Juneteenth project update set June 17
LITHONIA, GA–The Arabia Mountain Heritage Area Alliance and Martin Rickles Studio will present a virtual update on the ongoing creation of a conceptual design for the reactivated Bruce Street School, the first Black public school building in DeKalb County.
The event will be held on June 17, noon until 1 p.m. The final conceptual design unveiling will take place on-site in September. Zoom signup for the June 17 event can be found here.
Since fall of 2021, a coalition of partners – including DeKalb County Government, the City of Lithonia, the Arabia Mountain Heritage Area Alliance and design team Martin Rickles Studio – has worked to gather community feedback and to determine the future of the historic Bruce Street School building. That process has included five in-person community engagement sessions, multiple digital engagement opportunities and other outreach, all designed to gather a clear understanding of the Lithonia community’s wishes and needs as they relate to this important historic structure.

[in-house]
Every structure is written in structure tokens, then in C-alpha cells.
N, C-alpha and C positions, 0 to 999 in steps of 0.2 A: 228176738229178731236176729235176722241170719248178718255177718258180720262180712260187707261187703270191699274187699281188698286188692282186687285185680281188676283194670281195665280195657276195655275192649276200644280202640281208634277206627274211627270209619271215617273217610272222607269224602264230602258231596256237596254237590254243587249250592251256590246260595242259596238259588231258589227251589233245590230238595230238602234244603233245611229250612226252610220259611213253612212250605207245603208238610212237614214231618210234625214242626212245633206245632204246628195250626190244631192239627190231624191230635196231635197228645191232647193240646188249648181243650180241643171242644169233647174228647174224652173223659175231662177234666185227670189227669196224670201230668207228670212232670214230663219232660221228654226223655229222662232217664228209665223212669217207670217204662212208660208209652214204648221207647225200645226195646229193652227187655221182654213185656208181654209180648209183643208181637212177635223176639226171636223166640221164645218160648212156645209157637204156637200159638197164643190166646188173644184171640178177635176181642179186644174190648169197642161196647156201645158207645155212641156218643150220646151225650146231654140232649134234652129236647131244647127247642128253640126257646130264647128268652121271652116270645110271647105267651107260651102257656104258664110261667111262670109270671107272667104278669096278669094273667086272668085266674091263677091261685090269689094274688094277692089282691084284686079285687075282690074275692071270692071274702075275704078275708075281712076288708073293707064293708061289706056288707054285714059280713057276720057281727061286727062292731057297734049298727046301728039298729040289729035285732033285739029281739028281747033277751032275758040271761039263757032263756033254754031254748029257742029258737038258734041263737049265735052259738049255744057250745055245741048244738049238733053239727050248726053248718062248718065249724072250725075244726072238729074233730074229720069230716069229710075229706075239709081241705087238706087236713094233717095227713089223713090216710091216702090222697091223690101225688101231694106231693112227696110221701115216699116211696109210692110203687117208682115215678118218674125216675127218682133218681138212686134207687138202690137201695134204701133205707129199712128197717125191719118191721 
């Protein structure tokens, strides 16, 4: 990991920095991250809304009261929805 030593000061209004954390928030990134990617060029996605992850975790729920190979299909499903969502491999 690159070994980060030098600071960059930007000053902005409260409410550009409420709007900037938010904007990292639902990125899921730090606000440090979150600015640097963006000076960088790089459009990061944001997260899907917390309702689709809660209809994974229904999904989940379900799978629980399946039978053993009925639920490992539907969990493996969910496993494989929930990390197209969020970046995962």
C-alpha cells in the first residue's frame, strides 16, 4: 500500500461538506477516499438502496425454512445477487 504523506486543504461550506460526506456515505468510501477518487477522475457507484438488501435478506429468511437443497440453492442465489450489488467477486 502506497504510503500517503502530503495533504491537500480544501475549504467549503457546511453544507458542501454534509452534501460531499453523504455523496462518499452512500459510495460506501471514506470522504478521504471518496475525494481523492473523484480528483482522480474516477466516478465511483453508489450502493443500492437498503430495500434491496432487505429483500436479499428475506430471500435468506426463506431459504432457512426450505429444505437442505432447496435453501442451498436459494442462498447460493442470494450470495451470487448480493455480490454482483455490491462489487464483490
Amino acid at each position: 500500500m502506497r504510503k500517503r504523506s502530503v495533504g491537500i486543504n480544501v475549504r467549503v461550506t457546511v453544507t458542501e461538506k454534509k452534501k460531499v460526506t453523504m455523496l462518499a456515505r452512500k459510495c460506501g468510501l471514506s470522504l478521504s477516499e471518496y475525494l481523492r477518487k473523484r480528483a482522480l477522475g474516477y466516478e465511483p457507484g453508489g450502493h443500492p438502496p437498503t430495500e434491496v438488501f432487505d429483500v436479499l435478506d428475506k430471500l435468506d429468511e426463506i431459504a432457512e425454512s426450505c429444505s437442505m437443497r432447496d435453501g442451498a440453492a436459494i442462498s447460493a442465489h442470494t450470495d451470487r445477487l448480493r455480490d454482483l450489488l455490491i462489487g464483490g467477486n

The final conceptual design in September will feature changes to make the school accessible as both a historic site and gathering place for the community.
The June 17 event will offer participants a chance to hear updates on the status of the conceptual design project from Lithonia Mayor Shameka Reynolds and other members of the reactivation initiative. Staff also will provide updates about a series of oral histories recorded about the Bruce Street School. This event will take place virtually, via Zoom. Registration is required. Click here to register.
An in-person option is also available, taking place at the offices of the Arabia Mountain Heritage Area Alliance ,3350 Klondike Road, Stonecrest. Both virtual and in-person event options will last from noon until 1 p.m.
Also known as the Lithonia Negro School and the Lithonia Colored School, the Bruce Street School was built and run by Lithonia’s Black community prior to integration. The school’s first graduating high school class (around 1943) included three pupils. By 1968, when the Bruce Street School was closed, there were over a dozen elementary and eight high school classrooms. Several outbuildings, now lost, had to be constructed in order to support the growing student body. Following integration, the Bruce Street School was largely abandoned until the recent efforts to reactivate the school building began.
Historic photo of Bruce Street School students and faculty, year unknown